‘You’re Not Going To Be a Philanthropist Forever’
It can be argued that philanthropy swears too much allegiance to the idea of perpetuity. That the charitable foundations bearing the names of those who have done well, and were generous with their wealth, should become living legacies.
This ethos denies what one Silicon Valley philanthropist – Kathy Kwan – recognized early: that today’s pressing challenges require charitable giving to exceed what the tax code requires, and that, as Kwan says, “perpetuity doesn’t really make sense.”
“I would love to see more philanthropic spend because if you look at the amount of money that is currently caught up in the investment firms, it’s way too much and that money would be good in the economy,” Kwan says. “If all those dollars are locked up in savings accounts, they’re not going through the economy. They’re not helping people.”
Kwan focuses on funding local organizations dealing with education, job training, and the social safety net. She also is a University of California, Berkeley Foundation trustee and a member of the Stanford Center on Philanthropy and Civil Society advisory board.
In the fiscal year spanning the pandemic, the Eustace-Kwan Family Foundation, which Kwan runs, expanded its giving by 40%. This is part of a larger strategy to spend down – give away – the last $17 million of its original $60 million endowment by the end of 2023.
For Kwan, who has written prolifically about philanthropy and has led efforts to ensure that donors based in Silicon Valley fund organizations there, philanthropy is a job she loves, but not necessarily a lifelong commitment.
The “wealth event” for Kwan, husband Alan Eustace, four-year-old Katelyn, and baby Emily happened in 2005 when the Google IPO increased their finances 200-fold.
Thrust into a world of estate planners and financial professionals, Kwan quickly recognized that she could either give her wealth away during her lifetime or lock it away for generations to come. She chose the former and quickly became adept in the art of giving.
We at The Giving List sat down with Kwan to understand her story better and hear her advice for those coming into wealth and the imperfect path of charitable giving. This conversation has been edited for clarity.
What became evident to you immediately following the wealth event?
You hire a wealth advisor, and suddenly the wealth advisor says to you, “You have to do something, you need to have an estate plan. You need to find ways to become more tax efficient.”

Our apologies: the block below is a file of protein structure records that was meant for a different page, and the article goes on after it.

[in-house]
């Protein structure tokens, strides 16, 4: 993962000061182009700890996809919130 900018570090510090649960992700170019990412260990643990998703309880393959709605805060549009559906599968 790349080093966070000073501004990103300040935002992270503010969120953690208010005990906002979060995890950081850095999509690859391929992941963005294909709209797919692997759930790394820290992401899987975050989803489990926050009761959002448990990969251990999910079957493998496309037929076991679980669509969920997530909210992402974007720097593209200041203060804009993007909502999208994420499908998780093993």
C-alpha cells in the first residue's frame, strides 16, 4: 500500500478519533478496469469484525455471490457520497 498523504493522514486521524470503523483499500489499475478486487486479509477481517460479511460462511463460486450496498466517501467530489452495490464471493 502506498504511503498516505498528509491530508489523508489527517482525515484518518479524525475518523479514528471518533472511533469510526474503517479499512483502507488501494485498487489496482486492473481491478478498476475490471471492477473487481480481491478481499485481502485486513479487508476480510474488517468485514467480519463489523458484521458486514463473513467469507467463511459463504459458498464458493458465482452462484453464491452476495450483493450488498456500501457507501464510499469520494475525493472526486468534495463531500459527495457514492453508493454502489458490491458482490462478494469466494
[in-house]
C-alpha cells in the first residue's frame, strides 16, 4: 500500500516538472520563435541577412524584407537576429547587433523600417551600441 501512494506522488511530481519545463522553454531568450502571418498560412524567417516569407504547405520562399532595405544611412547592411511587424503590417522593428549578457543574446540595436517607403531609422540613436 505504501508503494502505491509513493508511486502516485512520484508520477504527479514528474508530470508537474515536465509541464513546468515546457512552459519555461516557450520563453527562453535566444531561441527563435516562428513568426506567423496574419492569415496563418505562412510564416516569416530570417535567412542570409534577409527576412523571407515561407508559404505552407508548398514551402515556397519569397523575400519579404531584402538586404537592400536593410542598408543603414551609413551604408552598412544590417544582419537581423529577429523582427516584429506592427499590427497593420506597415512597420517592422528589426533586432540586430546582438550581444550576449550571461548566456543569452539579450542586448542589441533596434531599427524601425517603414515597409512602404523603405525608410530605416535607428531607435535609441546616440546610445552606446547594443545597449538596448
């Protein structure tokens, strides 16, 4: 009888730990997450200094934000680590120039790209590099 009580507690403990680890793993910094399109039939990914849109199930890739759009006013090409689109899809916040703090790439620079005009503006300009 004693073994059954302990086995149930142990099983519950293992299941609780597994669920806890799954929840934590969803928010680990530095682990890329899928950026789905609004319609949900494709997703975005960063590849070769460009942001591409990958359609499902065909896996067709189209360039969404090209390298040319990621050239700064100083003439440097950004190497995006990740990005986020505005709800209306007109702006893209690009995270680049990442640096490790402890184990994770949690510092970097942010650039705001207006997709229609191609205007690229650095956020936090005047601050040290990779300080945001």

And so, we’re in the middle of the estate plan, and they ask us how much money we would like to give away to charity. And I was like, I can’t even imagine that. I’d rather give it away while I’m alive.
A lot of times you wouldn’t think to give away that much money, unless you’re given the option, that either you’re going to give the money to Uncle Sam or you’re going to give that money some other way.
And so that other way for you was to become a philanthropist. Before the IPO, you were a finance leader at Kaiser Permanente. You even helped design an internal grantmaking program there. How did you take that experience into this new world?
I spent a great deal of my time at Kaiser working on budgets, cost-benefit analyses, financial planning, and project management. These experiences really laid the foundation for how I think about funding.
First, I gained an appreciation for what it means to “execute to plan.” During the early stages of writing a grant, I’m asking my grantees: What are your goals and how do you plan to get there? Who’s going to lead the change? What’s your definition of success? How long do you need to implement the change? And what can I expect as a funder?
Second, I think about leverage and impact. Depending on the size of the grant and my level of commitment, where could my dollars be most impactful? For smaller grants, I might be more comfortable funding “core” operations through a general operating grant. For larger, longer grants, I gravitate toward efforts/initiatives that will help the grantee innovate, build capacity, change internal processes, or do something different. I don’t want to define the change, but I know from experience, restricted dollars mean the organization will focus leadership attention, manpower, and time on that initiative.
Finally, I cannot emphasize enough the value of the right leader in the right place. Time and time again, the best intentions are stymied by leadership issues, so I find myself asking a lot of questions: What type of leader is needed for this situation? Does this leader have sufficient skills and experience to execute the change? Where is the leader in the management hierarchy and does the leader have sufficient span of control and resources to execute the change? Is this leader committed to this goal and do they have sufficient bandwidth to make it happen?